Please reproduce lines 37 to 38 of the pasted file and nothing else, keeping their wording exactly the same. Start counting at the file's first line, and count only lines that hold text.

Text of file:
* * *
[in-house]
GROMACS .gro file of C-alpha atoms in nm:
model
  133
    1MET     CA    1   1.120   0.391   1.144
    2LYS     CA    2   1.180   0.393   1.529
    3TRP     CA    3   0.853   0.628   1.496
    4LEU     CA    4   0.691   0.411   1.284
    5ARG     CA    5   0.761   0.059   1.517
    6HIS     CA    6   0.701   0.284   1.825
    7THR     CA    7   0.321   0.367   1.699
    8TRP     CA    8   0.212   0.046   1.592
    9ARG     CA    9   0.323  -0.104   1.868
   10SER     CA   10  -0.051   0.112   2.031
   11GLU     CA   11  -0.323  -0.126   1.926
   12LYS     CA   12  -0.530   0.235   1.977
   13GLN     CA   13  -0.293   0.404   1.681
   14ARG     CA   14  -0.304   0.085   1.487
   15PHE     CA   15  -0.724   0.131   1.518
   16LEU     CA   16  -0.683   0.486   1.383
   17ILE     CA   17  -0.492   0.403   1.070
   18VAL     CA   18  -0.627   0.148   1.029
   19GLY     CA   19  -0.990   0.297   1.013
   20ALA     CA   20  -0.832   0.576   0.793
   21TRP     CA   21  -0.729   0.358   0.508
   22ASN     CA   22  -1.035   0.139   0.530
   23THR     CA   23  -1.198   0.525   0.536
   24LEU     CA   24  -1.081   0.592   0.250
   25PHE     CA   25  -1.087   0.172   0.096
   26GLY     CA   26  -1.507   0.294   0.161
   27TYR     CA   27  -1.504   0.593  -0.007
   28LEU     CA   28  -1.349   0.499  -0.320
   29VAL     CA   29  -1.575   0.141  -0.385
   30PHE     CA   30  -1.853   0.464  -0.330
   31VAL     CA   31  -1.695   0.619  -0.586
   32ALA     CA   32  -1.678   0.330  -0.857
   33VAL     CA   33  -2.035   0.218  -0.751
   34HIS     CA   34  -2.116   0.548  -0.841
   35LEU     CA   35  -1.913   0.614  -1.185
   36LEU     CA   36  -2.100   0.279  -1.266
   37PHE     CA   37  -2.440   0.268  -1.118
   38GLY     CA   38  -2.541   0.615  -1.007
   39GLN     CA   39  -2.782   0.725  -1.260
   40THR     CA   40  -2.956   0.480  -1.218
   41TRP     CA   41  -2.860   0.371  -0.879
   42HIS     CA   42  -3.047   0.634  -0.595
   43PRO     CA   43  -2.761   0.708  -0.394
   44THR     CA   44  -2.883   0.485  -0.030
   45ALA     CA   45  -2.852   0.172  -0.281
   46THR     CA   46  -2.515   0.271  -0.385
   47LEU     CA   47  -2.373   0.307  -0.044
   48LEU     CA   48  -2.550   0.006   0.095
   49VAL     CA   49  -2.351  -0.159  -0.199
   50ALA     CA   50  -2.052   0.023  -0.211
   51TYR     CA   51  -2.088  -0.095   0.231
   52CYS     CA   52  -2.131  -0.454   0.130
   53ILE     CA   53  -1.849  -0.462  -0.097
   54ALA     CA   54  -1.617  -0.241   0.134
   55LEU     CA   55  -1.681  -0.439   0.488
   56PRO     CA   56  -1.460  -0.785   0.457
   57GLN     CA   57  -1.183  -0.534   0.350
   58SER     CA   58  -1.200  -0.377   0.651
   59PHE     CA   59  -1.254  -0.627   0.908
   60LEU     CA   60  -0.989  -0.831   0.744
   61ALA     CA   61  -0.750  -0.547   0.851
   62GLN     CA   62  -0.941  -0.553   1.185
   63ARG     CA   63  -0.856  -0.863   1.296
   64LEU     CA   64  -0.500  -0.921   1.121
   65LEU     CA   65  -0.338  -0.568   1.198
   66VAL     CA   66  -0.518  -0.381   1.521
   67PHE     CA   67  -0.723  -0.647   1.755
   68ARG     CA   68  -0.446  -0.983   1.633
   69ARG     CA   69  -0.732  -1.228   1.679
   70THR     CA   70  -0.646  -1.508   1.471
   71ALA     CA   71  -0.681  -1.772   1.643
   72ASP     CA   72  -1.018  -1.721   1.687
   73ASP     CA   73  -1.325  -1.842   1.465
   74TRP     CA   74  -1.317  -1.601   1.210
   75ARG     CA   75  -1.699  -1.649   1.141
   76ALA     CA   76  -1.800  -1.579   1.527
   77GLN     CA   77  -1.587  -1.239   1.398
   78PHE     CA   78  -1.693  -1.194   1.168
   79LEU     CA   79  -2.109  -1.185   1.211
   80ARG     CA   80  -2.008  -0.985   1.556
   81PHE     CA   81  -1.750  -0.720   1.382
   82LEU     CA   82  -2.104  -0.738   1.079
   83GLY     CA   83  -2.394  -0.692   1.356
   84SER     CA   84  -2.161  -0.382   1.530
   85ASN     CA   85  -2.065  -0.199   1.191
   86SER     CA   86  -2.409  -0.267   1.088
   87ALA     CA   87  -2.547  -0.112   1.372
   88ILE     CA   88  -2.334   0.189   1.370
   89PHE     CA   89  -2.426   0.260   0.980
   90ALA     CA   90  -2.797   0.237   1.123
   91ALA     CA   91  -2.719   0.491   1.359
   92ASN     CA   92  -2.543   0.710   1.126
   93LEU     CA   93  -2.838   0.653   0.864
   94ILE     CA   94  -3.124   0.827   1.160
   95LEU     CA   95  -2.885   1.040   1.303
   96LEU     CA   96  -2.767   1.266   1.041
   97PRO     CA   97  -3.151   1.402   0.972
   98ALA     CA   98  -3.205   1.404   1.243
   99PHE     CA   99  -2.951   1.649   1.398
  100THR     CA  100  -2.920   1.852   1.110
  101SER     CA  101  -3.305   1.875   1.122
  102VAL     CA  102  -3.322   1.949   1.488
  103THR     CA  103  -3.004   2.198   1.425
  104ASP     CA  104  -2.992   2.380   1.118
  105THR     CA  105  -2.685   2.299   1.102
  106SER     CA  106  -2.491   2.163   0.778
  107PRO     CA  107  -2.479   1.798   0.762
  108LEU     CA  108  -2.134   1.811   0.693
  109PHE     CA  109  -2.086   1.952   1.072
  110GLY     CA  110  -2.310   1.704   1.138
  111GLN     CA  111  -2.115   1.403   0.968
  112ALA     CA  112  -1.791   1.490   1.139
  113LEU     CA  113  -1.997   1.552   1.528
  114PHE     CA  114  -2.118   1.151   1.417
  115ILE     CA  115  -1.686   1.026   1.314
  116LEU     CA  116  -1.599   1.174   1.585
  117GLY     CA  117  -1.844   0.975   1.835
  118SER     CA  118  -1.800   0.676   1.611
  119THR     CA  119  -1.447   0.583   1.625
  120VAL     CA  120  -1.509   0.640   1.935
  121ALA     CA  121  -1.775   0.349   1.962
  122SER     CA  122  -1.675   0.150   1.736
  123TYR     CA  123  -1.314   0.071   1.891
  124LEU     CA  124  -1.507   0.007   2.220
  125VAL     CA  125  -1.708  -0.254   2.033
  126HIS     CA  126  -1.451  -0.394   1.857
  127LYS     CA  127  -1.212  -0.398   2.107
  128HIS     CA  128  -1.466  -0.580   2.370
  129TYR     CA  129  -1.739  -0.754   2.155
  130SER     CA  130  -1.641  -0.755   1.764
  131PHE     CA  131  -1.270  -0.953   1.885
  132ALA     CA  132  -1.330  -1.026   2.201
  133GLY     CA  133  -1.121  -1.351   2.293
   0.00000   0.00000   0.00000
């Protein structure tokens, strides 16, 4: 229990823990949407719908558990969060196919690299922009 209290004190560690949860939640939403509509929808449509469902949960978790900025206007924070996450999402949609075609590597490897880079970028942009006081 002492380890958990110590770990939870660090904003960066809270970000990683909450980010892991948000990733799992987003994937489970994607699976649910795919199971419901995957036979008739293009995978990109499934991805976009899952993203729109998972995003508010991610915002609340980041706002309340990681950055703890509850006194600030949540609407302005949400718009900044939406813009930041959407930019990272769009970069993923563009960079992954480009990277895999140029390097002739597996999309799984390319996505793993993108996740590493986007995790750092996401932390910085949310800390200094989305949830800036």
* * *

   33VAL     CA   33  -2.035   0.218  -0.751
   34HIS     CA   34  -2.116   0.548  -0.841